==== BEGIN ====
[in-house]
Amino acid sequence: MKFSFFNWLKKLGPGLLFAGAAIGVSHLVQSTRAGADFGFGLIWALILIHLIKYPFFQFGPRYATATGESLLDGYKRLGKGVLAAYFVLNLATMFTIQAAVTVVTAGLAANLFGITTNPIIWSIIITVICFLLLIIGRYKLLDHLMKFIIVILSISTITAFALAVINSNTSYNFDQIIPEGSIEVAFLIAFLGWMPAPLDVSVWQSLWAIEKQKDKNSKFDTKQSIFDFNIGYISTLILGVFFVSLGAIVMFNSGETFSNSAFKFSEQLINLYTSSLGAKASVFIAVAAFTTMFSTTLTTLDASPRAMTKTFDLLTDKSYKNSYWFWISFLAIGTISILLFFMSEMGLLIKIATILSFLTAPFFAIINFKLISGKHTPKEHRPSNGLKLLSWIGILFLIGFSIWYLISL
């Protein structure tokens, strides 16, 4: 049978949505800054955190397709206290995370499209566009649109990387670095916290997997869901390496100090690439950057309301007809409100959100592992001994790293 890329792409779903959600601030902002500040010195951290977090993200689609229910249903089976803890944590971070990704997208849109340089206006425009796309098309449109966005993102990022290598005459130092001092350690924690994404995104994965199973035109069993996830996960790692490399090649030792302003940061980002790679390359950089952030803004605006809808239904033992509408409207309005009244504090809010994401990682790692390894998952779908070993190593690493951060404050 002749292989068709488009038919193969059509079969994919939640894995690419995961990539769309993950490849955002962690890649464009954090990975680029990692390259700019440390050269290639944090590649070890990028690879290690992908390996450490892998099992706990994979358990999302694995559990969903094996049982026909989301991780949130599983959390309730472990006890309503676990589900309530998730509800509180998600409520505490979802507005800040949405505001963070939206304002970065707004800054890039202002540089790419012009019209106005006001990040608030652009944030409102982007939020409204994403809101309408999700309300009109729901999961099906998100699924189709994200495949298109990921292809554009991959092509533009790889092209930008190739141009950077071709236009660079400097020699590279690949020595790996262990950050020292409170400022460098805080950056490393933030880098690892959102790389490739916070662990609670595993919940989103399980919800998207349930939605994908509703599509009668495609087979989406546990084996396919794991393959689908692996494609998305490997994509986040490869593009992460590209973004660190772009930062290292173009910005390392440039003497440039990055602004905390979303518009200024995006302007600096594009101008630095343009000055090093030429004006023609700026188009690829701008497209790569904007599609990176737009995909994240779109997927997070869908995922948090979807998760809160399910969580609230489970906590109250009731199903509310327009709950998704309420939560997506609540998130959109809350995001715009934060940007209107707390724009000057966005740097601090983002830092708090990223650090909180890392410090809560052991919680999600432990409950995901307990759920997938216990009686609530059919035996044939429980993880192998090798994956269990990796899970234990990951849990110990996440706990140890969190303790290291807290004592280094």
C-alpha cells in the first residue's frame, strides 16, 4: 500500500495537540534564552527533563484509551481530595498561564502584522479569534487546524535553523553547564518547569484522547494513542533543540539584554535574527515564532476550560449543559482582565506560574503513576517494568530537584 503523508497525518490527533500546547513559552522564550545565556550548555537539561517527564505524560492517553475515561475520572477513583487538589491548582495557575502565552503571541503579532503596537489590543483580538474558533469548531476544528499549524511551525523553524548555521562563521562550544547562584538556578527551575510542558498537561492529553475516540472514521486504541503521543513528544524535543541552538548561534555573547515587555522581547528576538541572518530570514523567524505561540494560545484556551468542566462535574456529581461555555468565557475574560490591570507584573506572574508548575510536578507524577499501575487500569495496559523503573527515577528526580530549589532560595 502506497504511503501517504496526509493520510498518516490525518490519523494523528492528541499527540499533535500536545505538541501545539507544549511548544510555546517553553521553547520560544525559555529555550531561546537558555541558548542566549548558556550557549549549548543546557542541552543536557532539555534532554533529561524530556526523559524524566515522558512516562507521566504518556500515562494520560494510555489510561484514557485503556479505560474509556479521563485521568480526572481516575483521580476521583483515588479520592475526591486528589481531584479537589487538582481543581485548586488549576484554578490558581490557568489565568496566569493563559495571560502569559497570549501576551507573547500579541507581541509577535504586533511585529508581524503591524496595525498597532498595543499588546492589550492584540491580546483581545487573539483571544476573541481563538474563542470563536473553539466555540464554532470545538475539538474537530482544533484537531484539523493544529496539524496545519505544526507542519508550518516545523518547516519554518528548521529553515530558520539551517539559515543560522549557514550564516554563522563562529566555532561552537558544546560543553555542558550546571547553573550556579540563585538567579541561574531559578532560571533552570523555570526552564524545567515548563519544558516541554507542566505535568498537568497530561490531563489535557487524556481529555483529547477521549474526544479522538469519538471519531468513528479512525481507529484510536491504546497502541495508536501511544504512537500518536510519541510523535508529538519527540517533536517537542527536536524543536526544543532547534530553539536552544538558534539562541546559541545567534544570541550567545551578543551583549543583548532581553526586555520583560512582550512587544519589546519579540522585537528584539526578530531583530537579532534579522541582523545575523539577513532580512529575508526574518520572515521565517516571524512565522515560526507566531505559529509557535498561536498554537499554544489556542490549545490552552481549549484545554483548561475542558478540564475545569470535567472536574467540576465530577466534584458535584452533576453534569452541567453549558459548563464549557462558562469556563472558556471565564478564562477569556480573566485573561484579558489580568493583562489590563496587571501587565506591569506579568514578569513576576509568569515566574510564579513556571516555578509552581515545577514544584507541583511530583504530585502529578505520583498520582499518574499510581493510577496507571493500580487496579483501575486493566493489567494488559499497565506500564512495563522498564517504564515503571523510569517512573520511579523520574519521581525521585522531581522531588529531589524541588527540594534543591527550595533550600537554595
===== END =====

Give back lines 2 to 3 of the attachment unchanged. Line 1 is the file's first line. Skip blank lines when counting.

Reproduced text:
Amino acid sequence: MKFSFFNWLKKLGPGLLFAGAAIGVSHLVQSTRAGADFGFGLIWALILIHLIKYPFFQFGPRYATATGESLLDGYKRLGKGVLAAYFVLNLATMFTIQAAVTVVTAGLAANLFGITTNPIIWSIIITVICFLLLIIGRYKLLDHLMKFIIVILSISTITAFALAVINSNTSYNFDQIIPEGSIEVAFLIAFLGWMPAPLDVSVWQSLWAIEKQKDKNSKFDTKQSIFDFNIGYISTLILGVFFVSLGAIVMFNSGETFSNSAFKFSEQLINLYTSSLGAKASVFIAVAAFTTMFSTTLTTLDASPRAMTKTFDLLTDKSYKNSYWFWISFLAIGTISILLFFMSEMGLLIKIATILSFLTAPFFAIINFKLISGKHTPKEHRPSNGLKLLSWIGILFLIGFSIWYLISL
């Protein structure tokens, strides 16, 4: 049978949505800054955190397709206290995370499209566009649109990387670095916290997997869901390496100090690439950057309301007809409100959100592992001994790293 890329792409779903959600601030902002500040010195951290977090993200689609229910249903089976803890944590971070990704997208849109340089206006425009796309098309449109966005993102990022290598005459130092001092350690924690994404995104994965199973035109069993996830996960790692490399090649030792302003940061980002790679390359950089952030803004605006809808239904033992509408409207309005009244504090809010994401990682790692390894998952779908070993190593690493951060404050 002749292989068709488009038919193969059509079969994919939640894995690419995961990539769309993950490849955002962690890649464009954090990975680029990692390259700019440390050269290639944090590649070890990028690879290690992908390996450490892998099992706990994979358990999302694995559990969903094996049982026909989301991780949130599983959390309730472990006890309503676990589900309530998730509800509180998600409520505490979802507005800040949405505001963070939206304002970065707004800054890039202002540089790419012009019209106005006001990040608030652009944030409102982007939020409204994403809101309408999700309300009109729901999961099906998100699924189709994200495949298109990921292809554009991959092509533009790889092209930008190739141009950077071709236009660079400097020699590279690949020595790996262990950050020292409170400022460098805080950056490393933030880098690892959102790389490739916070662990609670595993919940989103399980919800998207349930939605994908509703599509009668495609087979989406546990084996396919794991393959689908692996494609998305490997994509986040490869593009992460590209973004660190772009930062290292173009910005390392440039003497440039990055602004905390979303518009200024995006302007600096594009101008630095343009000055090093030429004006023609700026188009690829701008497209790569904007599609990176737009995909994240779109997927997070869908995922948090979807998760809160399910969580609230489970906590109250009731199903509310327009709950998704309420939560997506609540998130959109809350995001715009934060940007209107707390724009000057966005740097601090983002830092708090990223650090909180890392410090809560052991919680999600432990409950995901307990759920997938216990009686609530059919035996044939429980993880192998090798994956269990990796899970234990990951849990110990996440706990140890969190303790290291807290004592280094």